Dependency Management Rant

It is spectacularly amazing to me how many seasoned software engineers adopt the ostrich method of dealing with dependency management: pretend it’s not a problem.

Maybe it’s because I help run a software quality assurance company that I’m so sensitive to this issue – or maybe I’ve drifted into that job because I understand that being a good software engineer has very little to do with how impressive your code looks. I don’t know. Suffice to say that I’ve run into a huge variety of problems in my career that all were caused by bad dependency management, or a complete lack thereof.

So let’s start first with a quick definition of what it is that I’m talking about. The thing is, dependency management means different things to different people: some view it in terms of package management (such as in operating system installations), others in terms of libraries loaded into your software at run-time, and yet others in terms of libraries available to your software at compile-time. And it’s exactly in these perception differences that some of the problems lie, I think.

All these views share a an underlying problem, though: when you write software, you rarely write software completely from scratch — instead, you rely on operating system APIs and third-party libraries to do a lot of the work. On the computer on which you write your code, specific versions of OS APIs and third-party libraries will be installed, and whether intentionally or not, you will write your code to accommodate all the quirks and oddities of that particular environment.

Through rigorous testing, you can perhaps guarantee that your software will run in an exact replica of your development environment — perhaps. But as for any other environment, all bets are off. So how do you deal with that?

In one form or another, you have no choice but to make a complete list of OS APIs and third-party libraries that your software is using. That’s the easy, first step.

A second step is to note down the version of each OS API or third-party library that you’ve got installed in your development environment. APIs can change from library version to library version, and those changes can break the behaviour of your software. Viewed from a certain angle, an incompatible API version is a worse problem than a missing library. Your software can warn at start-up if a required library is not available, but if it is available, there is no guarantee that an API function it provides actually does the expected thing — that is, the same thing that it’s doing in the version you were developing against.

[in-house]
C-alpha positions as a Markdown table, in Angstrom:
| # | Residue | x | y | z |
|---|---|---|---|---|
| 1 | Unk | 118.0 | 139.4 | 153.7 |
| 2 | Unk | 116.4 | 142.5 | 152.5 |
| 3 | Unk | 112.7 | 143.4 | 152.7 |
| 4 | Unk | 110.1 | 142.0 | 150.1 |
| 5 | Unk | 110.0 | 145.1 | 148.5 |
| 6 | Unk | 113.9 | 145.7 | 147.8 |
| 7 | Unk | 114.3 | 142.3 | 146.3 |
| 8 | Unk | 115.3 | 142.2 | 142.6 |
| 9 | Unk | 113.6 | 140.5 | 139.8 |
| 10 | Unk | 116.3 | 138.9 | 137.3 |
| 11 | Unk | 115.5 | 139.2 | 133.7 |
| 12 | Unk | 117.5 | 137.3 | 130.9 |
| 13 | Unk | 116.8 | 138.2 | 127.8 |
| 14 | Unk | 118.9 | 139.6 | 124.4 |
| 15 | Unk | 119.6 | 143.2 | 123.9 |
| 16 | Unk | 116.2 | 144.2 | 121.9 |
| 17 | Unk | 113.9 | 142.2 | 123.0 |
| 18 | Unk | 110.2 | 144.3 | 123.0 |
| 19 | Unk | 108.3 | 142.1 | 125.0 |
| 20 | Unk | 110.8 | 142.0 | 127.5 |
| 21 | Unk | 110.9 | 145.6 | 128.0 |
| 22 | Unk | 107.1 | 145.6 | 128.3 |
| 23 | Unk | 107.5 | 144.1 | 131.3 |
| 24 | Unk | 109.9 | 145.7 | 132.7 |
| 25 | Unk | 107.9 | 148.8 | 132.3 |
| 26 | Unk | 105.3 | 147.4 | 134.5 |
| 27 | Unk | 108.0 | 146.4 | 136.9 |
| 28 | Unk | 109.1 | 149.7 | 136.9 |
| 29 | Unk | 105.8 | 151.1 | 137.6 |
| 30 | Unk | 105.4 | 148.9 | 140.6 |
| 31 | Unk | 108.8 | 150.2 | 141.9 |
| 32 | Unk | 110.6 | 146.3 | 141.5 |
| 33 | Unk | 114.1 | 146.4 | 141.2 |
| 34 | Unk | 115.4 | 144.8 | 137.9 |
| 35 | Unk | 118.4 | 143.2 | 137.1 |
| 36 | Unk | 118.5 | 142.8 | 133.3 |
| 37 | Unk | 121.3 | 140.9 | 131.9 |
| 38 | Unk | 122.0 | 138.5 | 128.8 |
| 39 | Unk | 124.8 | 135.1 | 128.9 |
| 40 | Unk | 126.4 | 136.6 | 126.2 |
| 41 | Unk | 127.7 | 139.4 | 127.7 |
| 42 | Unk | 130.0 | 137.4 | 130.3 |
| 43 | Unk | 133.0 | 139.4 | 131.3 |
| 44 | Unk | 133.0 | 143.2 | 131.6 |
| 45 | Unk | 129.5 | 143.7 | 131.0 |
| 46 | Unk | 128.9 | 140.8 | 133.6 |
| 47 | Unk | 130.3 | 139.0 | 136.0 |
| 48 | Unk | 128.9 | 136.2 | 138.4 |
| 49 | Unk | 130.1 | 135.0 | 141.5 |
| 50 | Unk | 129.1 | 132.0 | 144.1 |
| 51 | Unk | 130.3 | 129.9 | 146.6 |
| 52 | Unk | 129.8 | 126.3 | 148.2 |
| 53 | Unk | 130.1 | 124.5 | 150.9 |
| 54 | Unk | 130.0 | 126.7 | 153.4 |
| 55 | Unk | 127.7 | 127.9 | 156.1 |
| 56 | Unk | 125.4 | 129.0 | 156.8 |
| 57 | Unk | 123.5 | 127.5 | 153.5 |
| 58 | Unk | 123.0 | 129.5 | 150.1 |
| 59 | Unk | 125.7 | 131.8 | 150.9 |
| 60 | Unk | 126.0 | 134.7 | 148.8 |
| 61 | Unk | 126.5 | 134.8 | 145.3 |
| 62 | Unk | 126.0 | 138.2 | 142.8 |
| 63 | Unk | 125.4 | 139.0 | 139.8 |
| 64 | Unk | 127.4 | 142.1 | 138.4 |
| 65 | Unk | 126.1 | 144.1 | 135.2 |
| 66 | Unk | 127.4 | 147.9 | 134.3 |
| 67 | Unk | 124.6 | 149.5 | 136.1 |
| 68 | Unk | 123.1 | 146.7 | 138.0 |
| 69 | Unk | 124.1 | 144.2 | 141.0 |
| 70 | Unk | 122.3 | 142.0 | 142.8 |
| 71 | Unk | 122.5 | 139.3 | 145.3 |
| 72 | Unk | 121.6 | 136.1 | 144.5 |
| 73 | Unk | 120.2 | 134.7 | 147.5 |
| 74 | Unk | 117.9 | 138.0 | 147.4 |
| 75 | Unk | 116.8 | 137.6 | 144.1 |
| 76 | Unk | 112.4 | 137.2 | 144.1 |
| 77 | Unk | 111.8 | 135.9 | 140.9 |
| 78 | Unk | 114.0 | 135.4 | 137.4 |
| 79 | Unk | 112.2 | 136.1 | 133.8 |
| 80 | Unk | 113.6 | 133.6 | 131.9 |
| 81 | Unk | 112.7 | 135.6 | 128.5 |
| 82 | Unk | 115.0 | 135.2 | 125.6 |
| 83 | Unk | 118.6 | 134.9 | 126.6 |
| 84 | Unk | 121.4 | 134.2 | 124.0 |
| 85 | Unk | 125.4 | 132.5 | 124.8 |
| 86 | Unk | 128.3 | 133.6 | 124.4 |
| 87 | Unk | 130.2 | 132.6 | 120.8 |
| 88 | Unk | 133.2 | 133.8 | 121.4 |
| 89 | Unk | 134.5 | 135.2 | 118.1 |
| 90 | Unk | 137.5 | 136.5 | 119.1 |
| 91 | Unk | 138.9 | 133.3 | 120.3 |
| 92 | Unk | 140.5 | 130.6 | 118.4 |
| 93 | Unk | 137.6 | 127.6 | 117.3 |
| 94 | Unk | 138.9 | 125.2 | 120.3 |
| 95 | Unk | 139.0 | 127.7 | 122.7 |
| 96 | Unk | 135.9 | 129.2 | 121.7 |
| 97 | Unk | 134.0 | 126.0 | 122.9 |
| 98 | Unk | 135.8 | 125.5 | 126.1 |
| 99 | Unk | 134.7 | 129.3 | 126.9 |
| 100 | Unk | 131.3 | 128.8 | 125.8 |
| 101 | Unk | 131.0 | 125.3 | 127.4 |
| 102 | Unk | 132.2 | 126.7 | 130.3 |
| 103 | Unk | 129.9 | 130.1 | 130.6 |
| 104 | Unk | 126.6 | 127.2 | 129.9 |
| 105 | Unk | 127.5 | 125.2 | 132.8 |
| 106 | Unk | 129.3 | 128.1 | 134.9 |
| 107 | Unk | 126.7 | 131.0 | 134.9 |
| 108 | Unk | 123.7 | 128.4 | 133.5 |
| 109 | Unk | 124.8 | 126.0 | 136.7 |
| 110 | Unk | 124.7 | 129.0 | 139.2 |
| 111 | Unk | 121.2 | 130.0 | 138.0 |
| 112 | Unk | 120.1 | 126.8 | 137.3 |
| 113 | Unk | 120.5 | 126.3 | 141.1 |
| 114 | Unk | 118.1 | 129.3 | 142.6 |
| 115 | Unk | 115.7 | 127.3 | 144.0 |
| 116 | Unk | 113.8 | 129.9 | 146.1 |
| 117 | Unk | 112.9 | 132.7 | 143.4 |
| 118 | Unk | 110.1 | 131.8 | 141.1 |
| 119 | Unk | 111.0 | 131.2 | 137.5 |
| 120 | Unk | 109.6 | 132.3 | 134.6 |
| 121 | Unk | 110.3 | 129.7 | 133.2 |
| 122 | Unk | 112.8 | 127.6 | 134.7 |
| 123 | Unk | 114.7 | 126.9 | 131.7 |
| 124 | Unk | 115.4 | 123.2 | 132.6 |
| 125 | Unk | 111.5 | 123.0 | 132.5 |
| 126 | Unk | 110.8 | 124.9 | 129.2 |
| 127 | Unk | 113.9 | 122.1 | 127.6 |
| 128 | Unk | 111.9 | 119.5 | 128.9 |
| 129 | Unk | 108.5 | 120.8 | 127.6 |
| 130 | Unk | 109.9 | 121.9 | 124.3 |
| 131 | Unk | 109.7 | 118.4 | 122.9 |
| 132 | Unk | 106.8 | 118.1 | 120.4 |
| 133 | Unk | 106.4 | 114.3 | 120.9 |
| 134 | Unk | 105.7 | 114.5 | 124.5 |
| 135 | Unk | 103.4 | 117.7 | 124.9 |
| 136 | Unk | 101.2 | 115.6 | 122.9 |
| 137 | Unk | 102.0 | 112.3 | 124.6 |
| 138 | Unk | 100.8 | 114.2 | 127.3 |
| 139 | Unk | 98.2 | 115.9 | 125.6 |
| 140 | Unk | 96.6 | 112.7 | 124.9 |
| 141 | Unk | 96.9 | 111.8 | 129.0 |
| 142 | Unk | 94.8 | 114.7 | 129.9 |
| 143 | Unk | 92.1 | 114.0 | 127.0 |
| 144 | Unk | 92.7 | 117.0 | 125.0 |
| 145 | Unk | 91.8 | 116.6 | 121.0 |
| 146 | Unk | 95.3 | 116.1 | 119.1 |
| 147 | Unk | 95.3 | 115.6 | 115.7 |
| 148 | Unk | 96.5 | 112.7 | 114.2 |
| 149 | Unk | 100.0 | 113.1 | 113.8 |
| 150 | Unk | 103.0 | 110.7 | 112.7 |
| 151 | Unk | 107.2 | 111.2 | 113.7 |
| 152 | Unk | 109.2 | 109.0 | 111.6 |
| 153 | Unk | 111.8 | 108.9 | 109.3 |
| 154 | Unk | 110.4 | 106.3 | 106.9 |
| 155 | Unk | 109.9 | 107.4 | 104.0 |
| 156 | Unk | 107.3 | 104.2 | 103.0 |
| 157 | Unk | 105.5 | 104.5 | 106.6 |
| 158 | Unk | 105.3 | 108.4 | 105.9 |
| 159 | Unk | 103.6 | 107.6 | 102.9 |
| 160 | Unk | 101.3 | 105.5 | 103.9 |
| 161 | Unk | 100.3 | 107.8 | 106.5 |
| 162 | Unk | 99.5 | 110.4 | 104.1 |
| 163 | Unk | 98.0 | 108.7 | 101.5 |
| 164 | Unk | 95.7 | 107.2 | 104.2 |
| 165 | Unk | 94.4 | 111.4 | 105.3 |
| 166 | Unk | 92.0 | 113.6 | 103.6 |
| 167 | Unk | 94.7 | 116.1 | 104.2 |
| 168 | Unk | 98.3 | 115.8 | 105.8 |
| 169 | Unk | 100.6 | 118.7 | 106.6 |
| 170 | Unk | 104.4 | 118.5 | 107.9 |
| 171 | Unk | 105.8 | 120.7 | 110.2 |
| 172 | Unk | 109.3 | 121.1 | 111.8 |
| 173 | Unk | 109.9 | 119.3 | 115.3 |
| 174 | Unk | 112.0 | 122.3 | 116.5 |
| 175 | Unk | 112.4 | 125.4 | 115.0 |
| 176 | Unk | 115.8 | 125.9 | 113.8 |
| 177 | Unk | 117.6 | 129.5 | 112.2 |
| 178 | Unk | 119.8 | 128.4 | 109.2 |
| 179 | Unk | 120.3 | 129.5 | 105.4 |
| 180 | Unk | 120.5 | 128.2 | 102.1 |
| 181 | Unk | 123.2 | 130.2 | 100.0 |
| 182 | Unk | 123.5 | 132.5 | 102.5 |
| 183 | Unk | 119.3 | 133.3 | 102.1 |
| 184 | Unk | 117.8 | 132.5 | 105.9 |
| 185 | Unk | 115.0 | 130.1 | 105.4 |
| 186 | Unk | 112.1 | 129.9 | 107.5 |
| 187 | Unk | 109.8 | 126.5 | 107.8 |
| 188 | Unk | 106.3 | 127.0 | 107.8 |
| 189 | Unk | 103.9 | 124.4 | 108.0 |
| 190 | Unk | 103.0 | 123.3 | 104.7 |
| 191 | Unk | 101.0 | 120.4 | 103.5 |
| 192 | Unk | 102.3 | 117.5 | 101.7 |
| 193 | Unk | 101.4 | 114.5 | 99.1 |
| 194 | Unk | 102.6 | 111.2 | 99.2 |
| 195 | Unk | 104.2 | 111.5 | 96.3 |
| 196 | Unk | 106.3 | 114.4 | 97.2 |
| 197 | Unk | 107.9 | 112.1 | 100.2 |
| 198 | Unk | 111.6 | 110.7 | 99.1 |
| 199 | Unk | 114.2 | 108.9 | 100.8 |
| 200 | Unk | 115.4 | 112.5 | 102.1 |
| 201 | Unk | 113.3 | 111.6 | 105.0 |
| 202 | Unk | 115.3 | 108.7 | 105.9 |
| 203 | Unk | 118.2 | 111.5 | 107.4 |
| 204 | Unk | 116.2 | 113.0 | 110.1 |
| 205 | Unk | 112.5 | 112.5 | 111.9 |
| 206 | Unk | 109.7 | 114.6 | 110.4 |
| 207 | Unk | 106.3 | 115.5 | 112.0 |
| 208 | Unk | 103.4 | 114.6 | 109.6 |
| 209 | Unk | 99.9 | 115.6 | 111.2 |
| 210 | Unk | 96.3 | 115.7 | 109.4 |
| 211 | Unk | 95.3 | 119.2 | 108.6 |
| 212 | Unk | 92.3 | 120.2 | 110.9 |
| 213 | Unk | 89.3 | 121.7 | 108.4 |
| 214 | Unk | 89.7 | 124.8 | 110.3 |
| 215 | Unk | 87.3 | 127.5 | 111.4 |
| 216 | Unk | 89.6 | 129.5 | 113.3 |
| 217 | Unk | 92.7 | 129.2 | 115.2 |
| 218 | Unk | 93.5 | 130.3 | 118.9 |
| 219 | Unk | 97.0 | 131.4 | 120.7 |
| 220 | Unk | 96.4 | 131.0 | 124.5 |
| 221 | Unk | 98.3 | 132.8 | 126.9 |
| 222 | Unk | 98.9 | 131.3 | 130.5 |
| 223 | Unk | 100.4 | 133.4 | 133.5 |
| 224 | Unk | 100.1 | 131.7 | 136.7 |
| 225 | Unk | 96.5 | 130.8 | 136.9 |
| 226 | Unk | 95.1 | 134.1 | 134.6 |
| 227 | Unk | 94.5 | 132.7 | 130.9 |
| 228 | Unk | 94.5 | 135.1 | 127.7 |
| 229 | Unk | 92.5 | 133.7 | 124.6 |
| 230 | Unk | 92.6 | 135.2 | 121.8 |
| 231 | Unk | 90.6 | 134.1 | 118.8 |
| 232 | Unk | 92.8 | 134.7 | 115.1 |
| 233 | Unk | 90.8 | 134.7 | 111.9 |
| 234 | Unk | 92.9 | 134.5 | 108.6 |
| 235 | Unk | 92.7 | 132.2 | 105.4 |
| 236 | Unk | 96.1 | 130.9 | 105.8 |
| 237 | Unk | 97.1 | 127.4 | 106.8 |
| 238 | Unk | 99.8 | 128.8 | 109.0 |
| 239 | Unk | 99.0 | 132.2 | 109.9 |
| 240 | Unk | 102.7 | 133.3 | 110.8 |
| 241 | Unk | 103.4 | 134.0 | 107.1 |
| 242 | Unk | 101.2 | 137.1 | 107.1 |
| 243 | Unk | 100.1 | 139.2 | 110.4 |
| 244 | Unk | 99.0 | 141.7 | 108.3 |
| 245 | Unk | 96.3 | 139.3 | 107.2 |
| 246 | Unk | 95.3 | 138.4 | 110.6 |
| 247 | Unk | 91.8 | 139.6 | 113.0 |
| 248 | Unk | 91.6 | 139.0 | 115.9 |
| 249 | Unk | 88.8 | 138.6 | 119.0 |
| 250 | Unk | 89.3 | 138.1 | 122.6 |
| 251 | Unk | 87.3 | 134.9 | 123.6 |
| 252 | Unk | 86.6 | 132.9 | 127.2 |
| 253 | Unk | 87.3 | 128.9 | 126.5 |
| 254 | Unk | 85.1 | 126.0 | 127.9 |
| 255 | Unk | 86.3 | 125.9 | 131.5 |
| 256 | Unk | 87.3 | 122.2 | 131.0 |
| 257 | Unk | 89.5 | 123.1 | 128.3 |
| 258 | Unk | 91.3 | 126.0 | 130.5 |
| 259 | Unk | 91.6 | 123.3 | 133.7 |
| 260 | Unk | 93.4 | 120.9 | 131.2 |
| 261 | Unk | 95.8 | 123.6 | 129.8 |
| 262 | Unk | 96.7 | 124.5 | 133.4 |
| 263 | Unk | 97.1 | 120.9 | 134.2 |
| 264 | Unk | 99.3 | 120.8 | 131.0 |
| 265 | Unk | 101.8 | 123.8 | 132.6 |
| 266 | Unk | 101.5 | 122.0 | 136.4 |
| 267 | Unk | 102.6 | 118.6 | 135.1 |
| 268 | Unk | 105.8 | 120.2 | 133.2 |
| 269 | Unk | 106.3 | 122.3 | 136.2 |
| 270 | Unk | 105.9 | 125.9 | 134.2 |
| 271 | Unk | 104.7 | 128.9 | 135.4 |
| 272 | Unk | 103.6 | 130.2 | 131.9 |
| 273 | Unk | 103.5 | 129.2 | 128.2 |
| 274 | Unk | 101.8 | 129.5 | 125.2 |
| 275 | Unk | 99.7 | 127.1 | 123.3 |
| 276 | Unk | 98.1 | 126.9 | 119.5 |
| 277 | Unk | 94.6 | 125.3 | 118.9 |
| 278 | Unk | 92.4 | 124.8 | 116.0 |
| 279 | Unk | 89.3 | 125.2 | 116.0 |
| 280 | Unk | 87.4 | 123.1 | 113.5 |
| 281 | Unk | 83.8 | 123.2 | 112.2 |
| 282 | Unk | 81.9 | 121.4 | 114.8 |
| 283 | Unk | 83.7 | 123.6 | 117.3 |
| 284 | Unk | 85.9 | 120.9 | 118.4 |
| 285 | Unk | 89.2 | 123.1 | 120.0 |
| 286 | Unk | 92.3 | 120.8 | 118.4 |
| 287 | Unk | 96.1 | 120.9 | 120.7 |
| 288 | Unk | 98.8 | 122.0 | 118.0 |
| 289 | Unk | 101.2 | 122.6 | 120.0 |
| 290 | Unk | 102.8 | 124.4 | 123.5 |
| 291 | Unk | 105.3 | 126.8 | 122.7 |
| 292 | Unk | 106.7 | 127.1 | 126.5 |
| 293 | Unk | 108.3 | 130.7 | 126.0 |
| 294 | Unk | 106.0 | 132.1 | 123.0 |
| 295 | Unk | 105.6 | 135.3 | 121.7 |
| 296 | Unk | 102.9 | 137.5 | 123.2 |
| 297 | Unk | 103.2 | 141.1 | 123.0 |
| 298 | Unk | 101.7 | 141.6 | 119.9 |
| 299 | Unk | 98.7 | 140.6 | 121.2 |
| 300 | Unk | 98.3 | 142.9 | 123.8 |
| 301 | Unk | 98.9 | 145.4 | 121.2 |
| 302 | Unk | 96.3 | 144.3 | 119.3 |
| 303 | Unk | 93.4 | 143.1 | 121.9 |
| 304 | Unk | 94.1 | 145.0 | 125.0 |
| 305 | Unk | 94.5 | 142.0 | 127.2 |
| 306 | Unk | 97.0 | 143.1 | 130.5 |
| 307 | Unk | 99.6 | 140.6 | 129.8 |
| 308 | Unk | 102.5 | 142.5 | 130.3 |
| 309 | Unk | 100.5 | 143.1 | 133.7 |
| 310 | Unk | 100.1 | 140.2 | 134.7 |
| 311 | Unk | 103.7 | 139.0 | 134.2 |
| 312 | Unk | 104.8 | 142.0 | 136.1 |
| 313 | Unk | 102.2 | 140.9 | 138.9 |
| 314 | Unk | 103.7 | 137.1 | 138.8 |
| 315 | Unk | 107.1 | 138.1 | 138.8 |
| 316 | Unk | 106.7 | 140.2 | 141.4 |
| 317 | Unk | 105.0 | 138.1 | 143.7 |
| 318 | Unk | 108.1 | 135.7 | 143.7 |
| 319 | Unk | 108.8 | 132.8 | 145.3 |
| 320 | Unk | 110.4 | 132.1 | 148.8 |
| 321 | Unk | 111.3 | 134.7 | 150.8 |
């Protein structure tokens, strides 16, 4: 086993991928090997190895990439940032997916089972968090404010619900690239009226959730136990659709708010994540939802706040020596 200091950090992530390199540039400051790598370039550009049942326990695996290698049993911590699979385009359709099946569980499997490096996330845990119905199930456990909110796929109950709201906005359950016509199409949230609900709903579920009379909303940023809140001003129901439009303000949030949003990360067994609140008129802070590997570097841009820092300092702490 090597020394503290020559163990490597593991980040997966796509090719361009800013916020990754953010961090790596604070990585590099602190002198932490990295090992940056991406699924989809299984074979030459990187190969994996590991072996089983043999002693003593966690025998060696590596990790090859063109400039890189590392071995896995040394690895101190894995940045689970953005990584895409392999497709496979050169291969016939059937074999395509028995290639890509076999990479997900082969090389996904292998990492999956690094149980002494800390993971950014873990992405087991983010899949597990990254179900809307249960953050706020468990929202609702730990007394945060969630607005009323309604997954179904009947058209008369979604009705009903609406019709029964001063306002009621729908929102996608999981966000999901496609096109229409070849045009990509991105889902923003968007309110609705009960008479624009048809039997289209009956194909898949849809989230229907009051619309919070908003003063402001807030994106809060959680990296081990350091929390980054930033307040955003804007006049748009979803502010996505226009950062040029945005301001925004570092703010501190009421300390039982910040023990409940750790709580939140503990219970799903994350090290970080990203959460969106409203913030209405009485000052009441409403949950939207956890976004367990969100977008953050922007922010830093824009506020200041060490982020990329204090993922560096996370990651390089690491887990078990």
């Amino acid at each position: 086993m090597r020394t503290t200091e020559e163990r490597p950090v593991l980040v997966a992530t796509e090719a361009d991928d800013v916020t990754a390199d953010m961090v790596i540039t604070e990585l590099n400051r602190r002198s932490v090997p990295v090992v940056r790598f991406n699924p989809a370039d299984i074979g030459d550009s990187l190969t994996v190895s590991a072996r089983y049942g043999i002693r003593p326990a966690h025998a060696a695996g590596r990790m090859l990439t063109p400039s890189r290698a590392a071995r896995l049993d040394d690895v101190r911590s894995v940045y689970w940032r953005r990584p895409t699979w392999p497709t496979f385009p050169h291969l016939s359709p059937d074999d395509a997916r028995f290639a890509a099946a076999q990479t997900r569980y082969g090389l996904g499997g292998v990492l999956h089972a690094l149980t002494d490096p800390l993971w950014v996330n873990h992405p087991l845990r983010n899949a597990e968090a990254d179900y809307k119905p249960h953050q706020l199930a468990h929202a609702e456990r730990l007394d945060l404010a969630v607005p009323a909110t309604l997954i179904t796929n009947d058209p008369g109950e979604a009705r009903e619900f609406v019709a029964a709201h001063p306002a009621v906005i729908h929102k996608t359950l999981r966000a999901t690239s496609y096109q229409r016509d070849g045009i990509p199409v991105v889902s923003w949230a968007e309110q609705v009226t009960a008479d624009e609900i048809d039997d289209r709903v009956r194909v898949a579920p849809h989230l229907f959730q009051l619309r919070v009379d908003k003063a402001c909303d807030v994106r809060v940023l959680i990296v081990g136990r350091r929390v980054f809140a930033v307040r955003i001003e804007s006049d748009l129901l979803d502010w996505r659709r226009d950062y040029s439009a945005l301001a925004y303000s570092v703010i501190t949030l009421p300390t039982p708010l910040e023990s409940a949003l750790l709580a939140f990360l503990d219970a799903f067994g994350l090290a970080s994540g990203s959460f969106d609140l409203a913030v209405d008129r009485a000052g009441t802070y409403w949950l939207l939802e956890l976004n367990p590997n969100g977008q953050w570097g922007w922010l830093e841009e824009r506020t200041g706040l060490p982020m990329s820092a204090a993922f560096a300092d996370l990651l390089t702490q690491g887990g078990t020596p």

Let’s leave API compatibility for a moment — I’ll get back to it at a later date. For the purposes of this article, let’s continue with your list of libraries (and now versions). Having that list is a necessary condition for managing dependencies properly, but it is not sufficient. In order to ensure your software runs properly, you have to ensure that these dependencies are available in every environment your software is meant to run in. To do so, you have several options (though I wouldn’t call all of them solutions) available to you:

  • Statically link against all dependencies. That doesn’t work across all languages, and can — in some cases drastically — bloat your software’s distribution size and memory usage. Nevertheless, because of it’s ease of use, it’s a strategy adopted by most Mac OS X software1.
  • Rely on the operating system’s ability to resolve dependencies at install-time. Very few operating systems provide reliable dependency management as part of their distribution mechanism.2
  • Provide your own install-time dependency resolution mechanism. This is a solution adopted by many Windows applications; a problem here is that two different packages might require two conflicting versions of the same dependency. That is not a problem you can hope to solve without operating system support, and Windows lacks support for this.